MB&F’s got an eight-legged, eight-day clock that will make you look twice


Text: Angelyn Kwek

Meet the Octopod, your new haute horlogerie conversation piece

It would seem we're not out of the water yet, because MB&F has dropped another cephalopod-inspired piece aptly called the 'Octopod'. In their exploration of aquatic themes and marine chronometers, this idiosyncratic horology version of the octopus is watchmaking genius meets Mother Nature in the most mind-blowing fashion. Besides being hypnotised eight times over by its sleekly gleaming 'tentacles', here are three other reasons this conversation clock piece is the mechanical pet octopus you never knew you wanted:

1. It looks like an octopus, and it moves like one
With L'Epée 1839, the premier Swiss clock maker, helming the construction of the Octopod, you get an amazing freedom of movement with all of its limbs. Its articulated legs let it stand and crouch, with each individual leg adjustable to varying heights so that the Octopod can pretty much cling to every surface — just like a real octopus. A button in each leg locks and unlocks the articulating mechanism, so you can pose your Octopod however you like in the most outlandish of positions.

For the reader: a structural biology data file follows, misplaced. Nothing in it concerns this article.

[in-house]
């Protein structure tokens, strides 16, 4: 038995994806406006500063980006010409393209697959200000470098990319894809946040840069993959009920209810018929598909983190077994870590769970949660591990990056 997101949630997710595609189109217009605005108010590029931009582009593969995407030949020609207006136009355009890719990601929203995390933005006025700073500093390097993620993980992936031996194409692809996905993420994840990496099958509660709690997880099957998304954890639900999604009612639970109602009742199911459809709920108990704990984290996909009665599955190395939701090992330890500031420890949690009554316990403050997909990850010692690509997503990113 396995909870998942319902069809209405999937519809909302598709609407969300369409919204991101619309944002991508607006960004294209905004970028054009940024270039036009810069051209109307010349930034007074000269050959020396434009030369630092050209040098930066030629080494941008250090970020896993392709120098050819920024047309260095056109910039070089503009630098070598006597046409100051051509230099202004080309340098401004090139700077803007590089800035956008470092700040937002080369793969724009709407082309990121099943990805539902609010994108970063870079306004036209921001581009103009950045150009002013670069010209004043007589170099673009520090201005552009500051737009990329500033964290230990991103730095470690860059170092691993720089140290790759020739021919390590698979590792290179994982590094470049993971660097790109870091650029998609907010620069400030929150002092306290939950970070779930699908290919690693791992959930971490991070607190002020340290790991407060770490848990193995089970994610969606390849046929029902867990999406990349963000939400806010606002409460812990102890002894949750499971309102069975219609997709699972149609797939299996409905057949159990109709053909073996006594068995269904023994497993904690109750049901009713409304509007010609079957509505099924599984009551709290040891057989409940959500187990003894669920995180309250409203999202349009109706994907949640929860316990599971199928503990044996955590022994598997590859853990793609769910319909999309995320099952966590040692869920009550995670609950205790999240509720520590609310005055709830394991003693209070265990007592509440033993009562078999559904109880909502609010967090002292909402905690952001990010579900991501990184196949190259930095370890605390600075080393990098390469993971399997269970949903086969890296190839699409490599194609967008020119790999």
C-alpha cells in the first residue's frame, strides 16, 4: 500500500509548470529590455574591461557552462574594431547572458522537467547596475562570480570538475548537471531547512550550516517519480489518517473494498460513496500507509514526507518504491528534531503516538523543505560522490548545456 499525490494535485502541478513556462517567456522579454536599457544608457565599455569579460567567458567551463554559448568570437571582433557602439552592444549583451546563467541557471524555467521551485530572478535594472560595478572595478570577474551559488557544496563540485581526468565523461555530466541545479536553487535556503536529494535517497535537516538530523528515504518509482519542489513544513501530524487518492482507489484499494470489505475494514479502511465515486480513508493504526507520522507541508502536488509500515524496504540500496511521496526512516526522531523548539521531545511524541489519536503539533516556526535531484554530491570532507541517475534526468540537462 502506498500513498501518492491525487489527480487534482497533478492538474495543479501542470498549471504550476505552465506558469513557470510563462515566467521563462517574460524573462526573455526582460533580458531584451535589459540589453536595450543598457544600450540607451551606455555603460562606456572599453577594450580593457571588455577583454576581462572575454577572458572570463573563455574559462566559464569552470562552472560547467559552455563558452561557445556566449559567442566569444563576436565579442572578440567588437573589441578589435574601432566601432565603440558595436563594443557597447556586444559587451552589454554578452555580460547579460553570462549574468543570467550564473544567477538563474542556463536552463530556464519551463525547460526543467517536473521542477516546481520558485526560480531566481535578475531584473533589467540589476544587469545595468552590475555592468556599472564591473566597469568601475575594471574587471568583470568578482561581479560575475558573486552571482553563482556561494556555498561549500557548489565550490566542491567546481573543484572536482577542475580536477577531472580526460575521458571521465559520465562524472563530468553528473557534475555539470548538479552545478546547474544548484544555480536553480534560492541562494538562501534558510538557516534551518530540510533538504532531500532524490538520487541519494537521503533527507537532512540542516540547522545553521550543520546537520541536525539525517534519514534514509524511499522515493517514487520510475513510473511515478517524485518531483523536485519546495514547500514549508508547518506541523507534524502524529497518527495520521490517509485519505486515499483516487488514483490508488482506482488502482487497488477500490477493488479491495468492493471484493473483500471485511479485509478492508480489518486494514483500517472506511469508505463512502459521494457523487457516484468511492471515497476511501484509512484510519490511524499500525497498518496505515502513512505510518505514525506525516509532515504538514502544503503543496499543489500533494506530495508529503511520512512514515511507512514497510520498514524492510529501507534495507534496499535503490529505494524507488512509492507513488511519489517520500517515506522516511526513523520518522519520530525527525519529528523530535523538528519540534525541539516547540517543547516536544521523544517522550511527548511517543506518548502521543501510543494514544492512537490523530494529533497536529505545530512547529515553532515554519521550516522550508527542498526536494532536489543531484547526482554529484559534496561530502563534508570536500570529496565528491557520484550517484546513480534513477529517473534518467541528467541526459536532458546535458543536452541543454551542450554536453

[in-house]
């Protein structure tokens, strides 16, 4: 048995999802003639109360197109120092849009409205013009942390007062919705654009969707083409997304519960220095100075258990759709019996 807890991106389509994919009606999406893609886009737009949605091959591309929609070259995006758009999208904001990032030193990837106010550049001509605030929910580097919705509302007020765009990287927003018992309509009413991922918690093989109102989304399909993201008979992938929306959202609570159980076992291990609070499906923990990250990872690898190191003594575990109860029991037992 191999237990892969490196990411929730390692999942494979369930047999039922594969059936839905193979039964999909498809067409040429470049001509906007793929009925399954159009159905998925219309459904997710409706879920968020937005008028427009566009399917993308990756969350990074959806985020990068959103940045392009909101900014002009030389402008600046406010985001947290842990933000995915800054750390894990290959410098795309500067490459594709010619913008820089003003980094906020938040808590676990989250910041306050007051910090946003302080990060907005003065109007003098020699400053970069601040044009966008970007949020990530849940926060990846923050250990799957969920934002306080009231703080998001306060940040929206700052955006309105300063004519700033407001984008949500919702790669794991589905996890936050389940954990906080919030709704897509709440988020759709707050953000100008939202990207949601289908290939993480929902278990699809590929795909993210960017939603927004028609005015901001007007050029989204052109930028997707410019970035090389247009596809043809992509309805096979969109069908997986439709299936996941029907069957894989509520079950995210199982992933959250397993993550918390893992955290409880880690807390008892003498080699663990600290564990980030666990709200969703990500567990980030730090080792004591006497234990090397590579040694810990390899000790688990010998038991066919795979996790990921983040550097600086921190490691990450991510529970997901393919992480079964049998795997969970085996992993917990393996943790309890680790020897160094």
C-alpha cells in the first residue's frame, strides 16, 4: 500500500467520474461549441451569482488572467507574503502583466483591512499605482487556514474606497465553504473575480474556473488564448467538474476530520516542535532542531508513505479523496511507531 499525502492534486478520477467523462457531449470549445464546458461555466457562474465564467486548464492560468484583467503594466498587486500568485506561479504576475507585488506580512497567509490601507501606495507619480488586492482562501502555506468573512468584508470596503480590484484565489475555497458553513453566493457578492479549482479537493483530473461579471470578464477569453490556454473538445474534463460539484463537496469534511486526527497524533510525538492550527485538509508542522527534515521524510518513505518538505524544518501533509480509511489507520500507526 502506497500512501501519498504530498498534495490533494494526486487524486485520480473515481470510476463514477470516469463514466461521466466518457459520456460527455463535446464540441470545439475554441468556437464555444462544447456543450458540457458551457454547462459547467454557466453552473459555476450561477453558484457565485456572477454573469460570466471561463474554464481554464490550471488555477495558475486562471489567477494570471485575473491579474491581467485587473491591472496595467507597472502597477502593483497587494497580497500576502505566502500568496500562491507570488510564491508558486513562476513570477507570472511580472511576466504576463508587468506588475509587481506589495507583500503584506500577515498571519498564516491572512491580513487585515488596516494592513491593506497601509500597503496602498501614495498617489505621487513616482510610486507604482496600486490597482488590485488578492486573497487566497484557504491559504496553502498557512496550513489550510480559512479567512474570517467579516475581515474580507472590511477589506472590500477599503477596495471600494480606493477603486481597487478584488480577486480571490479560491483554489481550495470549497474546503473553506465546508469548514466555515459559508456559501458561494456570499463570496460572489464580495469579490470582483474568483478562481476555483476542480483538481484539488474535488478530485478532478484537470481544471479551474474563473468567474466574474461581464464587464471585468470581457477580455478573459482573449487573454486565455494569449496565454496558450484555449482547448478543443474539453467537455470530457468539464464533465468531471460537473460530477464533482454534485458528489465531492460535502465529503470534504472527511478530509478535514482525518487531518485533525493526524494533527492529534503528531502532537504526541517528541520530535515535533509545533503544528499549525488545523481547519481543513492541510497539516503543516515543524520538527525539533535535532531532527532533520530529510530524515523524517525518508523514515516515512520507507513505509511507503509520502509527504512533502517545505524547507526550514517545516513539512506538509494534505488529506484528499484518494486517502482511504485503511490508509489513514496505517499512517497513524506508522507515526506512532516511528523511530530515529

MB&F Octopod

2. It's bubble-headed, albeit without the squish
Once you're able to move past its legs, your attention will gravitate to the 'head', which is made from a transparent bubble that's completely spherical. And this is where the horological wonder resides, containing a pulsating escapement that regulates the clock's precision, mounted on (surprise, surprise) the minute hand instead of the usual stationary movement plates. The calibre is similarly L'Epée produced, and is an entirely new eight-day movement with a double-depth square socket key that sets and winds the time.

MB&F Octopod

3. It goes glub glub, even when it's not under the sea
By that we mean that the Octopod's clockwork looks like it's suspended in water, seemingly pulling off a floating-not-floating appearance. This is credit to a transparent glass sheet that acts as the movement's baseplate, which has been treated with a film of anti-reflective coating on both sides so that it becomes virtually invisible to the eye. It's like a real octopus' camouflage ability — and the Octopod certainly isn't without its own concealment tricks.


The Octopod is available in 3 limited editions of 50 pieces each in black PVD, blue PVD, and palladium silver at authorised retailer The Hour Glass.

For last week's #FirstClassFriday, click here.